‘Twelfth Night’ – William Shakespeare

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William Shakespeare, Twelfth Night

William Shakespeare’s
play, Twelfth Night, was nominated by Anjali Mistry, a sixth
form student attending the Sutton Trust Summer School in Cambridge,
who enjoys its humour.

tells the story of Viola, a young woman who is shipwrecked
in Illyria and disguises herself as a man. She is taken into the court
of Duke Orsino, who asks her to win the love of Lady Olivia. Olivia,
meanwhile, becomes besotted with Viola, thinking that she is a handsome
boy, and Viola starts to fall in love with the Duke, although because
of her disguise she cannot tell him this.

This extract
is taken from Act 2, Scene 4 of the play: Orsino and Viola (in her
disguise) are discussing the behaviour of women in love.


Once more, Cesario,

Get thee to yond same sovereign cruelty:

Tell her, my love, more noble than the world,

Prizes not quantity of dirty lands;

The parts that fortune hath bestow’d upon her,

Tell her, I hold as giddily as fortune;

But ’tis that miracle and queen of gems

That nature pranks her in attracts my soul.


But if she cannot love you, sir?


I cannot be so answer’d.


Sooth, but you must.

Say that some lady, as perhaps there is,

Hath for your love a great a pang of heart

As you have for Olivia: you cannot love her;

You tell her so; must she not then be answer’d?


There is no woman’s sides

Can bide the beating of so strong a passion

As love doth give my heart; no woman’s heart

So big, to hold so much; they lack retention.

Alas, their love may be call’d appetite,

No motion of the liver, but the palate,

That suffer surfeit, cloyment and revolt;

But mine is all as hungry as the sea,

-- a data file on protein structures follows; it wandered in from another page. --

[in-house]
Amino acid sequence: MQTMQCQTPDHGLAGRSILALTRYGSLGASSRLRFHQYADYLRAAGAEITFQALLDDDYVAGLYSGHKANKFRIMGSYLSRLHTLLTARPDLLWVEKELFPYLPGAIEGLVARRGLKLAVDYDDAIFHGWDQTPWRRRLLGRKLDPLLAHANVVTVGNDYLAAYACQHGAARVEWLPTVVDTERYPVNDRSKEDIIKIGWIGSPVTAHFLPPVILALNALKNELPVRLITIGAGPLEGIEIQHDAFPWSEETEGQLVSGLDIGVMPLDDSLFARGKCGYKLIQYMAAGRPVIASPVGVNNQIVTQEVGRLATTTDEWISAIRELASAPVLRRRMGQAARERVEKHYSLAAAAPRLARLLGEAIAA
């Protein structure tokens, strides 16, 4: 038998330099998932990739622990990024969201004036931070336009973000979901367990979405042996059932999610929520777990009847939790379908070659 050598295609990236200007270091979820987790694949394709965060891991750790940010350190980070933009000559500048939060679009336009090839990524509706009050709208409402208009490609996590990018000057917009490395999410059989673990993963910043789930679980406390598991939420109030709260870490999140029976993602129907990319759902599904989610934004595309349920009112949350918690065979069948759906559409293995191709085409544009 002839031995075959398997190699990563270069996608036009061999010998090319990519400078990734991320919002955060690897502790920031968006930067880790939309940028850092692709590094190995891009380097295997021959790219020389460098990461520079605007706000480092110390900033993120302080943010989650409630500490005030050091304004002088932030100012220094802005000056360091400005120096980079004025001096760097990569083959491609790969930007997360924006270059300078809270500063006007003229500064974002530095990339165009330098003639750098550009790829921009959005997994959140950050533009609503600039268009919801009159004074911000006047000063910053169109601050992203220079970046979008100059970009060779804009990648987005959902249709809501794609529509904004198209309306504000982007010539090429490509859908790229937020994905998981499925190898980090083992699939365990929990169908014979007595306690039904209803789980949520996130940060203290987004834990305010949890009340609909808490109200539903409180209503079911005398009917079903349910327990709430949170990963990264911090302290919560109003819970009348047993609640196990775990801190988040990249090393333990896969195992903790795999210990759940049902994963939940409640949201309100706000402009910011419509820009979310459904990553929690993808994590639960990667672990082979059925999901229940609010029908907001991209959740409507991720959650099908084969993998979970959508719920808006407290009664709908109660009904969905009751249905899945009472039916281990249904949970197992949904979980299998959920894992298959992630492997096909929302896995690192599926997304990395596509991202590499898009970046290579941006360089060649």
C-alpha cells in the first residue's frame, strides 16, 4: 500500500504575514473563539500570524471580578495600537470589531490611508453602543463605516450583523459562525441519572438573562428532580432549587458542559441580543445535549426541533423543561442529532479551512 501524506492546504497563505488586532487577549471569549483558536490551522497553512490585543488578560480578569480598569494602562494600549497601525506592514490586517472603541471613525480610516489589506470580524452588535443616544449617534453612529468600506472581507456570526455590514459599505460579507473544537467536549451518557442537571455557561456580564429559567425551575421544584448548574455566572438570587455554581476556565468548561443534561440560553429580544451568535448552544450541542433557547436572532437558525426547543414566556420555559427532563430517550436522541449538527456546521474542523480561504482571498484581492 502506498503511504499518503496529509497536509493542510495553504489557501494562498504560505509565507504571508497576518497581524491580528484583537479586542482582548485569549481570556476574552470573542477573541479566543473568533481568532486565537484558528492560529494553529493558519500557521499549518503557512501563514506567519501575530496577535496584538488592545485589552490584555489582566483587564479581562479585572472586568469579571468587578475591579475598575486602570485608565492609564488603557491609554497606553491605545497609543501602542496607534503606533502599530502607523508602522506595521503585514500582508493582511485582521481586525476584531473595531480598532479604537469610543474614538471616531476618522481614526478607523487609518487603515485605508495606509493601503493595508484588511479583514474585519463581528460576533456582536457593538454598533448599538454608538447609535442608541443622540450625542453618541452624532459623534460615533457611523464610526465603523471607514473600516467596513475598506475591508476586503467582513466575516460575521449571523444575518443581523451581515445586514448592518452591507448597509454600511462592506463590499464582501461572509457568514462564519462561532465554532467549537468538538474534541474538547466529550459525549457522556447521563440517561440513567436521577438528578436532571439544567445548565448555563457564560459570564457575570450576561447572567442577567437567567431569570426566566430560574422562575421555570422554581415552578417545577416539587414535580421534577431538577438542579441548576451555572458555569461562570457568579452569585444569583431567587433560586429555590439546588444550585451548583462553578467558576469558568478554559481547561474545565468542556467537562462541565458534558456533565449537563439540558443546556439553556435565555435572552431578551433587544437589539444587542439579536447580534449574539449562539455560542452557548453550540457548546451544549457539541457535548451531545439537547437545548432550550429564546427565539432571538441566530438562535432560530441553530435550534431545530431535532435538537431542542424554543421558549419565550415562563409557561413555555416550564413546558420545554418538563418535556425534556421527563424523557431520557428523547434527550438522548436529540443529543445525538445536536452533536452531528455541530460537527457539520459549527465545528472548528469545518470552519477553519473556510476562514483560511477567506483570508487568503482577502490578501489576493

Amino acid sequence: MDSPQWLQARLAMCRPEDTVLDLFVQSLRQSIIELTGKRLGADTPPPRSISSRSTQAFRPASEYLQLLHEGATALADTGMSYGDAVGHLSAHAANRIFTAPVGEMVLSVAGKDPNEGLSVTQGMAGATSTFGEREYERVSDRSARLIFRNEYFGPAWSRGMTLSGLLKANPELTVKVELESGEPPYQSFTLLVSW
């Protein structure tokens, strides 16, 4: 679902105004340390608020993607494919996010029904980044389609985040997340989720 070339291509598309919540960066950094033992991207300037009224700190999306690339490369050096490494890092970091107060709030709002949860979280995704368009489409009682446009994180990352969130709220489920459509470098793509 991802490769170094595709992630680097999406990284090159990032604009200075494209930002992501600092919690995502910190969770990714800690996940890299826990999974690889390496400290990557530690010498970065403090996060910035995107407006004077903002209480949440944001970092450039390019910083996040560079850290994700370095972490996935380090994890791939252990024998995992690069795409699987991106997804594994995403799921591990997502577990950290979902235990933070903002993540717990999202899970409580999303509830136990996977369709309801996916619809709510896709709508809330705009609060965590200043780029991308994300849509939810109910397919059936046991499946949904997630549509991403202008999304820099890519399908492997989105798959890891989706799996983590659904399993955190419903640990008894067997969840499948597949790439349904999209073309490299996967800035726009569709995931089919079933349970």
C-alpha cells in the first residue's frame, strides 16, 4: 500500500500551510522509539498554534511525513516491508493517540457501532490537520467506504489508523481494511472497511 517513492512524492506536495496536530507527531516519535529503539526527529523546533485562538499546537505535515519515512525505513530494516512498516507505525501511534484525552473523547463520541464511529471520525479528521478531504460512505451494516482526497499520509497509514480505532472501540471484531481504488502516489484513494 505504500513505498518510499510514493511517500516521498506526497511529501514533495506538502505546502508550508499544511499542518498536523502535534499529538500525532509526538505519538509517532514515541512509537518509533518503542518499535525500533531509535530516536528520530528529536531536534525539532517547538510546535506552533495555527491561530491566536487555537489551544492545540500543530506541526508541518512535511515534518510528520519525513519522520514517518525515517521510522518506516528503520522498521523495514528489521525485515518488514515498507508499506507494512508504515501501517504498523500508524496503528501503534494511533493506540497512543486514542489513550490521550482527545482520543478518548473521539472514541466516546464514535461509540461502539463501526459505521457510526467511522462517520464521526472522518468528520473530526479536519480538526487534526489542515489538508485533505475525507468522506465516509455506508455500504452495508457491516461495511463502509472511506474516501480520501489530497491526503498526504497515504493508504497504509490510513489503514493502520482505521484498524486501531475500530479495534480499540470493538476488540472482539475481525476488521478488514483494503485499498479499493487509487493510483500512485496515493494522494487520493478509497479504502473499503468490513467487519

And can digest as much: make no compare

Between that love a woman can bear me

And that I owe Olivia.


Ay, but I know –


What dost thou know?


Too well what love women to men may owe:

In faith, they are as true of heart as we.

My father had a daughter loved a man,

As it might be, perhaps, were I a woman,

I should your lordship.


And what’s her history?


A blank, my lord. She never told her love,

But let concealment, like a worm i’ the bud,

Feed on her damask cheek: she pined in thought,

And with a green and yellow melancholy

She sat like patience on a monument,

Smiling at grief. Was not this love indeed?

We men may say more, swear more: but indeed

Our shows are more than will; for still we prove

Much in our vows, but little in our love.


But died thy sister of her love, my boy?


I am all the daughters of my father’s house,

And all the brothers too: and yet I know not.

Sir, shall I to this lady?


Ay, that’s the theme.

To her in haste; give her this jewel; say,

My love can give no place, bide no denay.

Further Reading

William Shakespeare was born in 1564 and died in 1616. He lived for most of his professional life in London, and wrote over thirty plays for the public theatre, often in collaboration with other playwrights of the day. He was also an actor and very likely performed in many of his own plays. Twelfth Night was probably written in 1600 or 1601.

One of the distinctive features of the theatre of Shakespeare’s day is that women were not allowed to act on stage. All of the female parts were played by boys whose voices had not broken, and Shakespeare often uses this for humorous effect in his comedies: many of the plays are about women disguising themselves as men, and make use of the comic potential of disguise. If you enjoy Twelfth Night, you might like to read As You Like It and The Merchant of Venice, two other comedies by Shakespeare that use this plot device.

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